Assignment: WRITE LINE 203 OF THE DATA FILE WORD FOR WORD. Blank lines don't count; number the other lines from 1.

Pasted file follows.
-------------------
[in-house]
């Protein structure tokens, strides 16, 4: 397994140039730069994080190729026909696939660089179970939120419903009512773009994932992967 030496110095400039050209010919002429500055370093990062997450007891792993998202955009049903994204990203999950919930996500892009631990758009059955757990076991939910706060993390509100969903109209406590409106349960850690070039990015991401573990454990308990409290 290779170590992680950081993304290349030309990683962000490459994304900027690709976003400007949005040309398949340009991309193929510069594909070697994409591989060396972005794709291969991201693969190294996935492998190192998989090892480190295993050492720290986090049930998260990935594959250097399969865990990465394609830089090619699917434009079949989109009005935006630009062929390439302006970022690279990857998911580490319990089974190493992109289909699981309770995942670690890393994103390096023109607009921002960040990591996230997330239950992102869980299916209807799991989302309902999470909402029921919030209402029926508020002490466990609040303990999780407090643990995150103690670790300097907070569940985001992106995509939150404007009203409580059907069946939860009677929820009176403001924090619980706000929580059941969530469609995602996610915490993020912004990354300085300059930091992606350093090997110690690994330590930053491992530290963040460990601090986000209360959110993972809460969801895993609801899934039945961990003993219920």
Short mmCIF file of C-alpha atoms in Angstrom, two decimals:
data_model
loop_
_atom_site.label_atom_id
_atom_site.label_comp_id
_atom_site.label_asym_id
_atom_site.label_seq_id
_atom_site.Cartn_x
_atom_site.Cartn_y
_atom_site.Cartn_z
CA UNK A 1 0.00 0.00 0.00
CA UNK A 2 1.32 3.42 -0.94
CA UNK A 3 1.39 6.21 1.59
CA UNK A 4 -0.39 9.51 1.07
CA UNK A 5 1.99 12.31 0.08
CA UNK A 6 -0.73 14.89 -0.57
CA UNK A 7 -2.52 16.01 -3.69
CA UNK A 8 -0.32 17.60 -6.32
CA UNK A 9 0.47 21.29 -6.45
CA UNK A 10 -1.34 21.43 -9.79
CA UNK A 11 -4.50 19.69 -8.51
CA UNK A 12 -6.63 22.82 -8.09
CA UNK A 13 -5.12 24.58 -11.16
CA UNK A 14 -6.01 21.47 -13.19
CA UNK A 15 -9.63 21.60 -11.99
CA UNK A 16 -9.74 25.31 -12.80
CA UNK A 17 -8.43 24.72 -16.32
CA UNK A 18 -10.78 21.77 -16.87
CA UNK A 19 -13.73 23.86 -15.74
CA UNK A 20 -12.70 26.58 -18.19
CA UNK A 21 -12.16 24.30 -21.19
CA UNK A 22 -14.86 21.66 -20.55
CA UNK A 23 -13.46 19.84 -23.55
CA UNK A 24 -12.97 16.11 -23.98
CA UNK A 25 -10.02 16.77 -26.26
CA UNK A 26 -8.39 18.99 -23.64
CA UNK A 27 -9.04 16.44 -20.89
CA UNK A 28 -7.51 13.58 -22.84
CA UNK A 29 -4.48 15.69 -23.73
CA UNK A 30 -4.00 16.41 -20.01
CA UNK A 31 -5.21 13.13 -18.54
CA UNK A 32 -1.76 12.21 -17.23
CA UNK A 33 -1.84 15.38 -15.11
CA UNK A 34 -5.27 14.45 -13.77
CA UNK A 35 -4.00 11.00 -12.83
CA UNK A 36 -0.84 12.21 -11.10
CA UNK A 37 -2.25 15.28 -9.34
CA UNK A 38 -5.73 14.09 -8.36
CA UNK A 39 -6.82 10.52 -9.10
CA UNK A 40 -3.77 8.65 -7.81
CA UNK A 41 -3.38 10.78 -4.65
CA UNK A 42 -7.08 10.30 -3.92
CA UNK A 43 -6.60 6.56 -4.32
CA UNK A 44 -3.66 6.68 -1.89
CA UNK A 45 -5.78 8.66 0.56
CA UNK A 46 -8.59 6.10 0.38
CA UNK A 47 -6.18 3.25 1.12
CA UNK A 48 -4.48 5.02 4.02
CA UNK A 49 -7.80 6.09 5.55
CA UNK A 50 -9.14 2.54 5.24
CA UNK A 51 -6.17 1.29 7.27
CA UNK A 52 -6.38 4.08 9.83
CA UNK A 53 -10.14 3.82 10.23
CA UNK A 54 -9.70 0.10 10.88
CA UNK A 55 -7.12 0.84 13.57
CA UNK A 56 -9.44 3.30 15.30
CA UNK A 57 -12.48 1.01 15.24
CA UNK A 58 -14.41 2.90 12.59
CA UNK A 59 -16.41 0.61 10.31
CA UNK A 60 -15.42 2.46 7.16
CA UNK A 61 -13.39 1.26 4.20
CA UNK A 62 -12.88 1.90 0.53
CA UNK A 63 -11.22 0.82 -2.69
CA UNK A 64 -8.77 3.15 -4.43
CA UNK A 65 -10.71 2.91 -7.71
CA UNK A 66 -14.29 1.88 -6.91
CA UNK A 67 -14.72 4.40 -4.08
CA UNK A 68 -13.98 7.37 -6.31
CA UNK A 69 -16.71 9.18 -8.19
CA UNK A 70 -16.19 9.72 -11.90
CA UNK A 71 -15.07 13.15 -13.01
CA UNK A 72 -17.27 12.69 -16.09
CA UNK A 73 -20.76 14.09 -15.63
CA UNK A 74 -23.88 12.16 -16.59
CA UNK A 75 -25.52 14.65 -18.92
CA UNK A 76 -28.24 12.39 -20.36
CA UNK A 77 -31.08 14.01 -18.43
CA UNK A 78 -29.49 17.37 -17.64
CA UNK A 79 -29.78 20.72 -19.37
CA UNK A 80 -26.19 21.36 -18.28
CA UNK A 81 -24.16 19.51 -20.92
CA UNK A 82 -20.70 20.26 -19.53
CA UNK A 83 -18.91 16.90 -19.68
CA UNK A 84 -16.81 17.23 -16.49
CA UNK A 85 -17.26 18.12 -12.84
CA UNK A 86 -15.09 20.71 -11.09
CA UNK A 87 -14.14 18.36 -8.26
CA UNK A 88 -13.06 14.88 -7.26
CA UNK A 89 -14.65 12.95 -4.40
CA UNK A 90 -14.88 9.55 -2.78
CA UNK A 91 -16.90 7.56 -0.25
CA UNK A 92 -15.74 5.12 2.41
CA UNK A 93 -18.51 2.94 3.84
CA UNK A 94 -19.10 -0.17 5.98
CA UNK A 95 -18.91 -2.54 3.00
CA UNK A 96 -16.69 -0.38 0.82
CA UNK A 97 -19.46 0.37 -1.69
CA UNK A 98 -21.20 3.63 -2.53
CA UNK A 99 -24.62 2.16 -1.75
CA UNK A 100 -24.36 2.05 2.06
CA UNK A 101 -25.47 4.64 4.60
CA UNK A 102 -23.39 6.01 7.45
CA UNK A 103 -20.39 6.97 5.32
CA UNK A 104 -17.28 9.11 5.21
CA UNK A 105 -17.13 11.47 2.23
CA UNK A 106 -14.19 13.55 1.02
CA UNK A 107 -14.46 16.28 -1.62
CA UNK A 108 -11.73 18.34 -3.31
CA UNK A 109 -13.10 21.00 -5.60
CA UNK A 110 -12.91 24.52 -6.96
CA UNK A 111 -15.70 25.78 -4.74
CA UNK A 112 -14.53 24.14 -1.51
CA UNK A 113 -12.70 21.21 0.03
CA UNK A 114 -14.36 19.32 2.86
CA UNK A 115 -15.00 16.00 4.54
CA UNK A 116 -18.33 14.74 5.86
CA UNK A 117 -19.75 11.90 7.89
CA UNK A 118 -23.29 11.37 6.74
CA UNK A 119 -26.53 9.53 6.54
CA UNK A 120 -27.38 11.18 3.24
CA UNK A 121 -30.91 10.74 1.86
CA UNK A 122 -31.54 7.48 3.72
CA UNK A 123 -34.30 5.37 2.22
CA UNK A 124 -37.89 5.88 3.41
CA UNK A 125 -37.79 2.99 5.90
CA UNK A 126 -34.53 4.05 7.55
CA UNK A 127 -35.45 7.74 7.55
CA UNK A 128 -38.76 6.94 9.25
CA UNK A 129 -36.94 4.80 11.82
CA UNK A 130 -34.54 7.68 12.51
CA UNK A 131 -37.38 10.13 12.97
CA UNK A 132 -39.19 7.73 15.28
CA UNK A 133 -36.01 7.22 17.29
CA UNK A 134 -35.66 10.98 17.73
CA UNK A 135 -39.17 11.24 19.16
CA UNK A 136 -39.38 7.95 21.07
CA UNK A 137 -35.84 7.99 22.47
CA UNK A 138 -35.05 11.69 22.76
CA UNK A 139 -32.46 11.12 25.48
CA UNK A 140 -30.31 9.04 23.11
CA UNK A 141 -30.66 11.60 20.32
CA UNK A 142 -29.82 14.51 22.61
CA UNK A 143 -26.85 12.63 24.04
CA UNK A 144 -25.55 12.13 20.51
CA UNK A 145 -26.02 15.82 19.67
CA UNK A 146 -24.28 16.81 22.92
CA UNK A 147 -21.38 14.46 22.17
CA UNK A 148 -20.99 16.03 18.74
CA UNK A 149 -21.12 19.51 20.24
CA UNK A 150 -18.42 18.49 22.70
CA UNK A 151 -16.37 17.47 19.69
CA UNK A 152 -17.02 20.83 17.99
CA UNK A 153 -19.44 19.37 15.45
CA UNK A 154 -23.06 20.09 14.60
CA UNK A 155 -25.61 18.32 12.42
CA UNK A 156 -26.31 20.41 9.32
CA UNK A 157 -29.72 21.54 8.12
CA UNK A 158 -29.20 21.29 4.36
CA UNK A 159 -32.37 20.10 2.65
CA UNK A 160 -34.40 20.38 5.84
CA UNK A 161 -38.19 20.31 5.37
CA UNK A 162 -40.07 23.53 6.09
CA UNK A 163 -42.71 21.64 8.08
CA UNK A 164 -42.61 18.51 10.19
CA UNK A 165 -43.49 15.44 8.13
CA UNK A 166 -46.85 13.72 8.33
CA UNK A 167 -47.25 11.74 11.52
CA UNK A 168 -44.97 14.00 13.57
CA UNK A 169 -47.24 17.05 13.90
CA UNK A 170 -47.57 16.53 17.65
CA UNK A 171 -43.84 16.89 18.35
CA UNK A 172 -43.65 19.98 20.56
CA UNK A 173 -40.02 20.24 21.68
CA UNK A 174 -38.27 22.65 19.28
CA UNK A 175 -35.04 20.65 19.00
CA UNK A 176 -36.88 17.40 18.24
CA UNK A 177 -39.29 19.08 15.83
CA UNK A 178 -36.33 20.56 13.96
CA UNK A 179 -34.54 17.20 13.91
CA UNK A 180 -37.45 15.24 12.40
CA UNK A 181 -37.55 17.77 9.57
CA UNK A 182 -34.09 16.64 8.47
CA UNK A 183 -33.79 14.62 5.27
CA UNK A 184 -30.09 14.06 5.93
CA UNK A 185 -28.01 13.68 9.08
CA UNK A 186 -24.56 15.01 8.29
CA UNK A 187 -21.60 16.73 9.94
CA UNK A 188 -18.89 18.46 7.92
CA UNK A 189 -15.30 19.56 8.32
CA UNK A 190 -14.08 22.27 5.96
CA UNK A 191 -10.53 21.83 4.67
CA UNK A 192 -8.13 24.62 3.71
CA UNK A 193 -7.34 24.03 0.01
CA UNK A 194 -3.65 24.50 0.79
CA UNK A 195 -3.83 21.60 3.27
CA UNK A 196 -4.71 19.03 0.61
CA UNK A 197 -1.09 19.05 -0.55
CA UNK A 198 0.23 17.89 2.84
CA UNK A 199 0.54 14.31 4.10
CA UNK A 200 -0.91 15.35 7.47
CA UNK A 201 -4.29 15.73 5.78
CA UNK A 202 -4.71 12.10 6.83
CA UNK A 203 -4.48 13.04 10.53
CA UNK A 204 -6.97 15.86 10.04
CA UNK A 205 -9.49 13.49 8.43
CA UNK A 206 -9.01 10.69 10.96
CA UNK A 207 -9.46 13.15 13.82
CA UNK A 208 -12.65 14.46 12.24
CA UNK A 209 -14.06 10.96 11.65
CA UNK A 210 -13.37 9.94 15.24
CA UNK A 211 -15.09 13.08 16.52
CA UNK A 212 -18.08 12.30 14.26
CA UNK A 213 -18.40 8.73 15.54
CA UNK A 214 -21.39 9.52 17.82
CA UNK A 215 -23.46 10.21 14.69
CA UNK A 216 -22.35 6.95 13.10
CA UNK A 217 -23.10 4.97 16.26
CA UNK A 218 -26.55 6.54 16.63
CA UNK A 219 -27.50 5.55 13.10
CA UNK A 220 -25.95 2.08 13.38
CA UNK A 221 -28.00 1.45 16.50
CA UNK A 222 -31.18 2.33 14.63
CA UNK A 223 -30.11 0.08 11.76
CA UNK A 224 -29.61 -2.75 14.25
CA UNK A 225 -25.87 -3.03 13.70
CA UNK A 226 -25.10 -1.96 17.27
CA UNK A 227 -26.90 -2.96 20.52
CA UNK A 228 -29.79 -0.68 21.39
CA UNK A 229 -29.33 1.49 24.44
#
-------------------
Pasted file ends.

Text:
CA UNK A 191 -10.53 21.83 4.67